Using Visual C++ .NET

  1. Start Visual Studio .NET, and create a Visual C++ .NET Managed Application project.
  2. Add the following code before the int _tmain(void) procedure:
    #using <System.dll>
    #using <System.Data.dll>
    
    using namespace System;
    using namespace System::Data;
    using namespace System::Data::SqlClient ;
    					
  3. Add the following code to the int -tmain(void) procedure:
    SqlConnection *cnNwind = new SqlConnection("Data Source=servername;user id=username;
                                               Password=password;Initial Catalog=Northwind;");
        SqlCommand *cmd = new SqlCommand("Select * from Customers", cnNwind);
    		 cnNwind->Open();
    
            SqlDataReader *dr ;
    		
    			dr = cmd->ExecuteReader();
    			DataTable *dt = dr->GetSchemaTable();
    			int i;
    			for (i=0;i<dt->Columns->Count;i++)
    				{
                                     Console::WriteLine(dt->Columns->Item [i]);
    				}
    				System::Console::Read();
    				dr->Close();
    				cnNwind->Close();
    			
                                    return 0;
    					
  4. Modify the connection string as appropriate for your SQL Server computer.
  5. Press the F5 key to compile and run the project. Notice that all of the columns of the SchemaTable appear in the Console window. In addition, notice that BaseServerName also appears before BaseCatalogName.

Using Visual J# .NET

  1. Open Microsoft Visual Studio .NET, and create a new Visual J# Console Application project.
  2. Add the following code to class1:
    import System.Data.*;
    import System.Data.SqlClient.*;
    					
  3. Add the following code to main:
    	SqlConnection cnNwind = new SqlConnection("Data Source=servername;user id=username;Password=password;Initial Catalog=Northwind;");
    		SqlCommand cmd = new SqlCommand("Select * from Customers", cnNwind);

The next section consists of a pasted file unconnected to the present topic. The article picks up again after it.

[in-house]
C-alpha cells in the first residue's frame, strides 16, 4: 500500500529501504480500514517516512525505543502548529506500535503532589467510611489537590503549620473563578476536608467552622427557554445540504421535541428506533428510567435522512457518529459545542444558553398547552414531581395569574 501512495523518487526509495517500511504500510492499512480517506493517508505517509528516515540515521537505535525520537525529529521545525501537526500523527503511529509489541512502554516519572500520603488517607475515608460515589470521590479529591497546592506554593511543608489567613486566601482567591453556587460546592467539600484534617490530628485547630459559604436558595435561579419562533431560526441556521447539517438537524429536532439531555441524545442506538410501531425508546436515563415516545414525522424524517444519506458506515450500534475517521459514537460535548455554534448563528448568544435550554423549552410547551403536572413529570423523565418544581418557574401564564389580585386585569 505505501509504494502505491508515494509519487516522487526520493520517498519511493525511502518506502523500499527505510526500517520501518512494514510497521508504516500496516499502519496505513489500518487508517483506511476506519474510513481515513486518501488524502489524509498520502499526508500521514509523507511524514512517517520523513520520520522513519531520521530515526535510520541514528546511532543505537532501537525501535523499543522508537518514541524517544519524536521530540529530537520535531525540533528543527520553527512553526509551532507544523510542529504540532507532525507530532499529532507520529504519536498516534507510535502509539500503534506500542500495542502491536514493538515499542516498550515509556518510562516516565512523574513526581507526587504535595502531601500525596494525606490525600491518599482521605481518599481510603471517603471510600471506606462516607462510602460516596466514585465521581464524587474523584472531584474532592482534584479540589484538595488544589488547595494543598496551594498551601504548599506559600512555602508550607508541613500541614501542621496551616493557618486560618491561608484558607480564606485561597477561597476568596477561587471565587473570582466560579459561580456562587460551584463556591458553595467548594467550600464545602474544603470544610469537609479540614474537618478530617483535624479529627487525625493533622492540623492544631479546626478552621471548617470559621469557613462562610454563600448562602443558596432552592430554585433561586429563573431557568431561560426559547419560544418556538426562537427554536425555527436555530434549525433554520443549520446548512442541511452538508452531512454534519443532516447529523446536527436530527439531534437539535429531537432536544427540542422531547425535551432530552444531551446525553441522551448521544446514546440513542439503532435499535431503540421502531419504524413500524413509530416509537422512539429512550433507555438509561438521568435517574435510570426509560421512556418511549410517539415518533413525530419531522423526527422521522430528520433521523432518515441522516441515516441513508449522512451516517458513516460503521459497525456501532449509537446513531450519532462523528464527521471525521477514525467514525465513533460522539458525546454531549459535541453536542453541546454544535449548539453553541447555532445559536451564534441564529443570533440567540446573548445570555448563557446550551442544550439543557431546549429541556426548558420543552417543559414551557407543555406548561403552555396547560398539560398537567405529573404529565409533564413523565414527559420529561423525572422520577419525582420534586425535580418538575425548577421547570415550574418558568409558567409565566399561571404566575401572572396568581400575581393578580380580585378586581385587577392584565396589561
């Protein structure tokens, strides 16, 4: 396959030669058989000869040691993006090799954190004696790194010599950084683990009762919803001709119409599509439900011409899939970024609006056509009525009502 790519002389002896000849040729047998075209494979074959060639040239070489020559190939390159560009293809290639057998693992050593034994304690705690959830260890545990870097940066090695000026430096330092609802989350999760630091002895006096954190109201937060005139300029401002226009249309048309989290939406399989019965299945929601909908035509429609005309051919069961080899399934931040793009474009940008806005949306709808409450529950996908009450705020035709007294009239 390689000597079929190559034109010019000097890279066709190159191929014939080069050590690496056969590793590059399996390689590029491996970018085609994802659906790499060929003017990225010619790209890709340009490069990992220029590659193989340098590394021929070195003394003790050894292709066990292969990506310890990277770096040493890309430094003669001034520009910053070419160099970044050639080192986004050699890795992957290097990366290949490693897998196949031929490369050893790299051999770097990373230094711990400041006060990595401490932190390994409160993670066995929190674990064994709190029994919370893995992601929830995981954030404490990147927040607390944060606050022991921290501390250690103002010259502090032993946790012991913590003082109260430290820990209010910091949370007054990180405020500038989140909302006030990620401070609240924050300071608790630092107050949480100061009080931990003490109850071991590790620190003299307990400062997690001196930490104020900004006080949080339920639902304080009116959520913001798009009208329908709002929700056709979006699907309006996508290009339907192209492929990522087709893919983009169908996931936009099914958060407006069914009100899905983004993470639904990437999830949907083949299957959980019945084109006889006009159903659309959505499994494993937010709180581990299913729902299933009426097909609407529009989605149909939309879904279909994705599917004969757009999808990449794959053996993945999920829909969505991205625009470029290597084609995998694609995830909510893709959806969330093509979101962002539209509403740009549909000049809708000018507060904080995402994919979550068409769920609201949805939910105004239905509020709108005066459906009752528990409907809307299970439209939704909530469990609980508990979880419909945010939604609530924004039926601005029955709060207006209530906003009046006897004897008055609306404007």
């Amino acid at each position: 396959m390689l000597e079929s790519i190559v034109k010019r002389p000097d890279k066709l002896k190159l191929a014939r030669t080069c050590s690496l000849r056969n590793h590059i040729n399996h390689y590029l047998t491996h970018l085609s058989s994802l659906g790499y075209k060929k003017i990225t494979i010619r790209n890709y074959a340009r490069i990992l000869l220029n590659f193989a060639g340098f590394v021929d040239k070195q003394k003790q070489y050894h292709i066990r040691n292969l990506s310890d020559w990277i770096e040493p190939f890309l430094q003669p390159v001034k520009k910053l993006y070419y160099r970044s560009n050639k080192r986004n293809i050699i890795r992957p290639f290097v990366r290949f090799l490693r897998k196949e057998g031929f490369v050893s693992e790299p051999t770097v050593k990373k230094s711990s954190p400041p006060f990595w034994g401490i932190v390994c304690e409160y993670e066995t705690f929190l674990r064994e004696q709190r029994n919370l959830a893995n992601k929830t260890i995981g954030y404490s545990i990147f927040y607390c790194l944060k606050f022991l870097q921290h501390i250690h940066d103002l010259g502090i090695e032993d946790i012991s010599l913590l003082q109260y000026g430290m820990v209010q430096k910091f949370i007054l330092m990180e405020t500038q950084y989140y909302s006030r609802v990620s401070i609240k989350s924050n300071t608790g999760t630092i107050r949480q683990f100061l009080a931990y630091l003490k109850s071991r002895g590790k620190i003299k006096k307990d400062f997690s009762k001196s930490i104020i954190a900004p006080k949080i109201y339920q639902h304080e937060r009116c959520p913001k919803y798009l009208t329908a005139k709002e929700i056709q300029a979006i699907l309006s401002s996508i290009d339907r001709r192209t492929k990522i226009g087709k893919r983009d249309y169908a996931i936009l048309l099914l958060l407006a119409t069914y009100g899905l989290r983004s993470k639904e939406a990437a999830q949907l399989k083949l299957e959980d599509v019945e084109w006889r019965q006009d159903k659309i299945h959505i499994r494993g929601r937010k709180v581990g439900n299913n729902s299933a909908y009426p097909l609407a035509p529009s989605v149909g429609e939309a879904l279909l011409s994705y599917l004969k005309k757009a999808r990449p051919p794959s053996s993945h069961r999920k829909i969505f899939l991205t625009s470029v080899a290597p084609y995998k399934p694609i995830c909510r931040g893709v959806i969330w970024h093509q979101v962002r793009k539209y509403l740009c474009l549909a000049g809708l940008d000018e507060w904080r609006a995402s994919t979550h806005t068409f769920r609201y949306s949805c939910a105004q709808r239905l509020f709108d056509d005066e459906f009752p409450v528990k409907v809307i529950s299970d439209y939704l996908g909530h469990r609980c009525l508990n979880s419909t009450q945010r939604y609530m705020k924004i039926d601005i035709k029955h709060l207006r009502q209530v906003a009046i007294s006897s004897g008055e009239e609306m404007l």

cnNwind.Open();
    
    		SqlDataReader dr ;
    
    		dr = cmd.ExecuteReader();
    		DataTable dt = dr.GetSchemaTable();
    		for (int i = 0; i < dt.get_Columns().get_Count(); i++)
    		{
    			DataColumnCollection dcc = dt.get_Columns();
    			System.Console.WriteLine(dcc.get_Item(i));
    		}
    		System.Console.Read();
    	
    		dr.Close();
    		cnNwind.Close();
    					
  4. Modify the connection string as appropriate for your SQL Server computer.
  5. Press the F5 key to compile and run the project. Notice that all of the columns of the SchemaTable appear in the Console window. In addition, notice that BaseServerName also appears before BaseCatalogName.

Properties

Article ID: 307512 - Last Review: February 28, 2014 - Revision: 1.18
APPLIES TO
  • Microsoft ADO.NET 2.0
  • Microsoft ADO.NET (included with the .NET Framework)
  • Microsoft ADO.NET 1.1
  • Microsoft Visual Basic .NET 2002 Standard Edition
  • Microsoft Visual Basic .NET 2003 Standard Edition
  • Microsoft Visual C++ .NET 2002 Standard Edition
  • Microsoft Visual C++ .NET 2003 Standard Edition
  • Microsoft Visual C# .NET 2002 Standard Edition
  • Microsoft Visual C# .NET 2003 Standard Edition
  • Microsoft Visual J# .NET 2003 Standard Edition
  • Microsoft .NET Framework 1.1
  • Microsoft .NET Framework 2.0
  • Microsoft Visual Basic 2005
  • Microsoft Visual C++ 2005 Express Edition
  • Microsoft Visual C# 2005
  • Microsoft Visual J# 2005 Express Edition
Keywords: 
kbnosurvey kbarchive kbtshoot kbvs2002sp1sweep kbbug kbpending kbreadme kbsqlclient kbsystemdata KB307512

Give Feedback

 

Contact us for more help

Contact us for more help
Connect with Answer Desk for expert help.
Get more support from smallbusiness.support.microsoft.com